Tinkering with Android for cars is a dangerous game

android auto volvo

Ahead of its developer conference, Google i/o, Google has demonstrated another version of Android that will be able of running many more aspects of the car beyond infotainment. While Android Auto is limited in terms of what it can do and the data that it can access, this version of Android for the car is much more deeply embedded.

As a result, I think it will have access to everything, as the infotainment unit is the nerve center of the vehicle where the four data networks in the car (CAN bus) meet. This means that Google services such as Maps, Search and Assistant will be fully embedded in the car enabling these services to be far more contextual and relevant.

It also raises the possibility that Google will be able to suck all of the data out of the car, robbing the OEMs of one the most important pieces of exclusivity that they have. Audi and Volvo have signed up to use this software, which will be demonstrated on the Q8 and the V90 SUVs at Google i/o this week.

The two most important issues are:

Code control: Who is in control of this code is crucial to the outlook for the OEMs. From the presentation, I get the impression that the manufacturers are nominally in control of the Android code going into their cars, but I seriously doubt that they have done the implementation themselves. This was most likely done by their tier 1 suppliers or even Google itself. While this means that the OEMs will have control over software updates and feature releases, there are almost certainly going to be hooks in the code that Google can still use.

Google agreements: If the OEMs have a similar relationship with Google that the handset makers do, it is important to understand what the OEMs have agreed to. Google controls Android through its agreements with the handset makers and given that the OEMs are getting Google services deeply embedded in their systems, something similar is likely to be demanded by Google. Parts of those agreements are likely to include aspects of user interface design as well as the sharing of data.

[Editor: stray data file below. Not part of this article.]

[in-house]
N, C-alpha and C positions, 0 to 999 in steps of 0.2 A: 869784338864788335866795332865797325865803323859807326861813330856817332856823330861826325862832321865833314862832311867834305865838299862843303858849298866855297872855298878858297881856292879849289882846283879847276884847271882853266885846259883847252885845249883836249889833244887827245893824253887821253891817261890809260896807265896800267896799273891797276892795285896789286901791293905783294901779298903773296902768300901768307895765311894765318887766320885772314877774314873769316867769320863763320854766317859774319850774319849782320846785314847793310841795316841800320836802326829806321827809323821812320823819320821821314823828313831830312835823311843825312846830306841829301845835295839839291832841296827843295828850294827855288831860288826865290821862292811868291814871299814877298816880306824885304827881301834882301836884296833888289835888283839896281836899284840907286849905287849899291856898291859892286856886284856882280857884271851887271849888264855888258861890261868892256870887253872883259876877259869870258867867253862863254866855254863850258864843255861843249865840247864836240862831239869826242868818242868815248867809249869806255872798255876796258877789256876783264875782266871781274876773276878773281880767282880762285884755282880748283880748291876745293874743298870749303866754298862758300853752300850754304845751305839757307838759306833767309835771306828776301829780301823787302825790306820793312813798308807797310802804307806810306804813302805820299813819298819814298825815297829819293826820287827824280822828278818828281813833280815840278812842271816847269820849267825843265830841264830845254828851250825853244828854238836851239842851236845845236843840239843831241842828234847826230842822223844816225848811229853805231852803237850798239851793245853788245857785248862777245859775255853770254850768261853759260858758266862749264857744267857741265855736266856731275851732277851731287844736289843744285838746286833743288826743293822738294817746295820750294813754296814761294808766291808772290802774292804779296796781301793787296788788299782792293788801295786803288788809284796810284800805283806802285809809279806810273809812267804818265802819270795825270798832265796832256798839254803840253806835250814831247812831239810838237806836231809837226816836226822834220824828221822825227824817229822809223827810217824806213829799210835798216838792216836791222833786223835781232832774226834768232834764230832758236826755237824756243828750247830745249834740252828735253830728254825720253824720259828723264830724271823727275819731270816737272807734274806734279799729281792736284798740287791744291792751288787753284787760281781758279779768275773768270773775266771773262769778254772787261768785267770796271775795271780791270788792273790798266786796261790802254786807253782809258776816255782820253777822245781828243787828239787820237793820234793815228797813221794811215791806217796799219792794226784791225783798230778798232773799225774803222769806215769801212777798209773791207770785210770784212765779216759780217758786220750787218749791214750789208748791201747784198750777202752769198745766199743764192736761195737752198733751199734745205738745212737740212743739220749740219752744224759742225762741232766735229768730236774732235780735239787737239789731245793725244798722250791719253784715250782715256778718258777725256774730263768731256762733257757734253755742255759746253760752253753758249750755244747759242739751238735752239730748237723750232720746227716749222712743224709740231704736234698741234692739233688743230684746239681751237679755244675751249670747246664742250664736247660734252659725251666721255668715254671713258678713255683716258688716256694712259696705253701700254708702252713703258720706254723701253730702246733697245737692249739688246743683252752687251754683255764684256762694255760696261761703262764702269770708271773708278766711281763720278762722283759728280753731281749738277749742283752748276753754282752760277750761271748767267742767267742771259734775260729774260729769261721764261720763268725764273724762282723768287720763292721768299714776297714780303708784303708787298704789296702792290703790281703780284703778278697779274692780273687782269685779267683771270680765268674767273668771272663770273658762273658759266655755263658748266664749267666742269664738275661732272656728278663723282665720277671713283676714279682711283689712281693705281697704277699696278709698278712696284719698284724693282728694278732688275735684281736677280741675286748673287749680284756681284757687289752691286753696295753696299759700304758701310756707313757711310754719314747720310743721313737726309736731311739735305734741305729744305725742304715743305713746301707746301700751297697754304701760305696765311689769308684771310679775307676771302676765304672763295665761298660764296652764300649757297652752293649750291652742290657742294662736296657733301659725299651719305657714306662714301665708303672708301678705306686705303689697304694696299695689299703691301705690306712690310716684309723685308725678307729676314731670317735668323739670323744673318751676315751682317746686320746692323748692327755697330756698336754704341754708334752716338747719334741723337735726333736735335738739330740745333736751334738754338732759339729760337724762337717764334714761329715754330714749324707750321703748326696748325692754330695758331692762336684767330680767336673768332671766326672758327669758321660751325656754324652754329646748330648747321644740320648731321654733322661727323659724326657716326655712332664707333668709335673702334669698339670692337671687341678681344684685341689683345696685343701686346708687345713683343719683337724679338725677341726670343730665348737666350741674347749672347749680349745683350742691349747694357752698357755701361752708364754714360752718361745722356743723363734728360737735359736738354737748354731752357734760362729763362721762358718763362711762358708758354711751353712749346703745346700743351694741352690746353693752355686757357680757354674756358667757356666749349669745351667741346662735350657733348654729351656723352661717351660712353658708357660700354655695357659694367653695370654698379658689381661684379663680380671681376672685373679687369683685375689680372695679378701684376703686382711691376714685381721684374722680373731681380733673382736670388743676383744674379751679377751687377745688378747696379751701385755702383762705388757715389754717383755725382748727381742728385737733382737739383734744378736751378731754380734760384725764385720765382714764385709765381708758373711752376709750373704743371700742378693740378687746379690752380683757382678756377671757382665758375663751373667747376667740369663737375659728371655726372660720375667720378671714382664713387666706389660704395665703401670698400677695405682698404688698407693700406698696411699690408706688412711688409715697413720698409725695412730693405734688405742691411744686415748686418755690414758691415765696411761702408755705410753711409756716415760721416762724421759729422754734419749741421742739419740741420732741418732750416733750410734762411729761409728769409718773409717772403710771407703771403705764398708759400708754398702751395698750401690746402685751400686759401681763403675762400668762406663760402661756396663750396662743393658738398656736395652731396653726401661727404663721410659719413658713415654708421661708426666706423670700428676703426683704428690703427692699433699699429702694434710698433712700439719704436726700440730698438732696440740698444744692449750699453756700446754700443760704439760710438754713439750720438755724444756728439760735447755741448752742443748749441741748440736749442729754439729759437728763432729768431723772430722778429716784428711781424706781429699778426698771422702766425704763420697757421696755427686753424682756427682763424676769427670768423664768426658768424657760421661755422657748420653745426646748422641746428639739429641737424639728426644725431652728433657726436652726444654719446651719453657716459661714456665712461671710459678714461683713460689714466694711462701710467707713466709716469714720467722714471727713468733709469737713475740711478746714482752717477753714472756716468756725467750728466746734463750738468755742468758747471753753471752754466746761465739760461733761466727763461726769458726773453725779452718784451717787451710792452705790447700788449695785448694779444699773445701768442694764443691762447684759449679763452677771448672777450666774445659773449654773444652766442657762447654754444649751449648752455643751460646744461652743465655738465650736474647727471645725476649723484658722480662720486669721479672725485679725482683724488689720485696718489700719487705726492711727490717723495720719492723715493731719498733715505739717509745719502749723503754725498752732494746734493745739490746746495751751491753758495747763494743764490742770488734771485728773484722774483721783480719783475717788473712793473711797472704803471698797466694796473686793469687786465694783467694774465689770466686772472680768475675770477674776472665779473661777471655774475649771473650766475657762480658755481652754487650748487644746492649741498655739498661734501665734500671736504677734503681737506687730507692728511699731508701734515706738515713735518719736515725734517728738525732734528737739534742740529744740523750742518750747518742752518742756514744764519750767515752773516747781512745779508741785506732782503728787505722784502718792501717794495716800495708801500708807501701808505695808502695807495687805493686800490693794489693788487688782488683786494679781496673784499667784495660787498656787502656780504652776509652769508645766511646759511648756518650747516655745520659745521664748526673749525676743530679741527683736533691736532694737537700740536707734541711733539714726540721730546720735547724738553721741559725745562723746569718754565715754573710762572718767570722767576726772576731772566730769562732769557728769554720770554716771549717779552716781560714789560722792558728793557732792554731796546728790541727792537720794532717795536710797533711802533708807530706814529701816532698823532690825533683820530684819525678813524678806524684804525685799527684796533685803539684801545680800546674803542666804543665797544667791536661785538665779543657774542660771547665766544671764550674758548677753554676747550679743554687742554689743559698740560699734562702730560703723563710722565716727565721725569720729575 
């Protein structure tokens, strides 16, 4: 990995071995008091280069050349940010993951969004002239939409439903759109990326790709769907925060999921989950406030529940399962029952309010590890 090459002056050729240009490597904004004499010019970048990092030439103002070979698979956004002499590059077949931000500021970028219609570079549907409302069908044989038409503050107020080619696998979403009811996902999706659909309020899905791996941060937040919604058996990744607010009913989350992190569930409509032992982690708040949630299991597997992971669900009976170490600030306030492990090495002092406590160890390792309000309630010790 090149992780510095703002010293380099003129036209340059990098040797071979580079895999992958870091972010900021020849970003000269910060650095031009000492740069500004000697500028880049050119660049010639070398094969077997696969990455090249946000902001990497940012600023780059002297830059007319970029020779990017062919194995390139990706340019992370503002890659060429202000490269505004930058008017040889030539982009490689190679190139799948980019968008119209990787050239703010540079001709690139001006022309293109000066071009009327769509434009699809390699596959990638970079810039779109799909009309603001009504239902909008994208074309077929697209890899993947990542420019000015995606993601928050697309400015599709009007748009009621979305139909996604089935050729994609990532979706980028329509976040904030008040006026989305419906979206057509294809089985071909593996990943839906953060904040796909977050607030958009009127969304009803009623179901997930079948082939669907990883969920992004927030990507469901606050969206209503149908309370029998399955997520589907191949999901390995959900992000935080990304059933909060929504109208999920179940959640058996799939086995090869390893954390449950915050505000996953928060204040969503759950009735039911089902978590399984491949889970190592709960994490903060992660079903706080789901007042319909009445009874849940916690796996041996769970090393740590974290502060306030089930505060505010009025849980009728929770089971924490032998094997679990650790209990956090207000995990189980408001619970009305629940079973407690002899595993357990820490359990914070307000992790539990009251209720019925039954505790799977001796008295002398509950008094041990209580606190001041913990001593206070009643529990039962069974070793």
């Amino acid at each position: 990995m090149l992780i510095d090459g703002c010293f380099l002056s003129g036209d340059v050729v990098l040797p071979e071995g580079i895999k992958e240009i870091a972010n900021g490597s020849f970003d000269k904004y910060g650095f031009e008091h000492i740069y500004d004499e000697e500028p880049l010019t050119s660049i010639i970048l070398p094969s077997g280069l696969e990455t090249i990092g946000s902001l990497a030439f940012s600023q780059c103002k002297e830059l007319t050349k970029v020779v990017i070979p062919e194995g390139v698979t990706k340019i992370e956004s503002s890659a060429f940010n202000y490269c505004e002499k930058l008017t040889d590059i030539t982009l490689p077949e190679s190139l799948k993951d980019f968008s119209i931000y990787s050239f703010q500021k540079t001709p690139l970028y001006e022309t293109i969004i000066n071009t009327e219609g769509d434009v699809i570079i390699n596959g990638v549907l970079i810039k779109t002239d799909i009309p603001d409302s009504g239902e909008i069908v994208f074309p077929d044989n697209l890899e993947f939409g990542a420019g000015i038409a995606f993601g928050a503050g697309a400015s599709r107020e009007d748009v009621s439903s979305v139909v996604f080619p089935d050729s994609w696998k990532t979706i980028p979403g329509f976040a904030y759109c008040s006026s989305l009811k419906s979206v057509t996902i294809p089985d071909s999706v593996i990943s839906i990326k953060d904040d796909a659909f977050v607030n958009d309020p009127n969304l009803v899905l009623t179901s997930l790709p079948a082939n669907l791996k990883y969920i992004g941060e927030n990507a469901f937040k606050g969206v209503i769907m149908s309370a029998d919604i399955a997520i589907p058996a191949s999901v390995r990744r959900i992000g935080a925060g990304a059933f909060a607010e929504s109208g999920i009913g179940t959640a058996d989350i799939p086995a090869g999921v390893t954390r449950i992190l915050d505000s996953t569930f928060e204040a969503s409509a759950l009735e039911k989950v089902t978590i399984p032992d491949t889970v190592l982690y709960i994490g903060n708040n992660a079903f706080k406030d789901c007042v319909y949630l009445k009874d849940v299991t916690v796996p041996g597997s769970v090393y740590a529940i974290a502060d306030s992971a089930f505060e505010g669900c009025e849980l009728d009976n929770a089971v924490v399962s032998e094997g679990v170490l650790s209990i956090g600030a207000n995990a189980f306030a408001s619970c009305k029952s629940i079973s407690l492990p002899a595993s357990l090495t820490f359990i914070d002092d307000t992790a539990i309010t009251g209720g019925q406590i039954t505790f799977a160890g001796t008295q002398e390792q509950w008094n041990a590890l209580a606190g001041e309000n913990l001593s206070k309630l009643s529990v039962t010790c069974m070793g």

I view this software as a replacement for the OEM designed software that resides in the head unit of the vehicle. Android Auto and Car Play run on top of the OEM software, but have limited access to the rest of the system. This is likely to be the same such that CarPlay will still run as before, but Android Auto will obviously be obsolete.

Google has said that the new software will not be draining the vehicle of data, but I suspect that Google is referring to how the software behaves as it leaves the factory. Once it is in the hands of the user and he has agreed to a pop message requesting access to data to improve Google services, the reality could be very different.

Sharing this data will make Google services on other devices better for the user, but critically, this is the data that the OEM needs to hang onto in order to differentiate itself in all things digital in the car. This is the risk of deploying software that has not been written in-house, as the reality is that the OEMs will have no real idea about what they are deploying on what is becoming the most strategically important part of the vehicle.

Tesla and BMW are the only ones that seem to understand the importance of this, which is why they are the only OEMs I know of that write their own code.

Google has everything to gain and little to lose by helping OEMs use Android instead of their in-house software, which is exactly why OEMs need to look in minute detail at this gift before letting it into their holiest of holies.

This article was originally published on RadioFreeMobile

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